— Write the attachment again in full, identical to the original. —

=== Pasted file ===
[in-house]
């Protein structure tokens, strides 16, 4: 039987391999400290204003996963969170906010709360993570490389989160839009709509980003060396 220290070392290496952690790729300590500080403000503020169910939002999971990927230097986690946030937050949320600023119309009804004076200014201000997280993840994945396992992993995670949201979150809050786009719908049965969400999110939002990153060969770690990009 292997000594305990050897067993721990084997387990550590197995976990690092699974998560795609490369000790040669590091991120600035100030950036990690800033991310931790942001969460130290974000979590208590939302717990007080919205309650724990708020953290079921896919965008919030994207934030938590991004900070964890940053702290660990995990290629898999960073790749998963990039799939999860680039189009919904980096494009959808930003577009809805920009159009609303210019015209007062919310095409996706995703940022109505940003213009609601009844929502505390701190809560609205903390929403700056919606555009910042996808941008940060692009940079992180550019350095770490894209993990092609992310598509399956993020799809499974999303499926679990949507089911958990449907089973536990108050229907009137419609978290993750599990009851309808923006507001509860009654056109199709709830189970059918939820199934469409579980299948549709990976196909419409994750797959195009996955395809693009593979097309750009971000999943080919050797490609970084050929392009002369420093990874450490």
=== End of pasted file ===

[in-house]
């Protein structure tokens, strides 16, 4: 039987391999400290204003996963969170906010709360993570490389989160839009709509980003060396 220290070392290496952690790729300590500080403000503020169910939002999971990927230097986690946030937050949320600023119309009804004076200014201000997280993840994945396992992993995670949201979150809050786009719908049965969400999110939002990153060969770690990009 292997000594305990050897067993721990084997387990550590197995976990690092699974998560795609490369000790040669590091991120600035100030950036990690800033991310931790942001969460130290974000979590208590939302717990007080919205309650724990708020953290079921896919965008919030994207934030938590991004900070964890940053702290660990995990290629898999960073790749998963990039799939999860680039189009919904980096494009959808930003577009809805920009159009609303210019015209007062919310095409996706995703940022109505940003213009609601009844929502505390701190809560609205903390929403700056919606555009910042996808941008940060692009940079992180550019350095770490894209993990092609992310598509399956993020799809499974999303499926679990949507089911958990449907089973536990108050229907009137419609978290993750599990009851309808923006507001509860009654056109199709709830189970059918939820199934469409579980299948549709990976196909419409994750797959195009996955395809693009593979097309750009971000999943080919050797490609970084050929392009002369420093990874450490």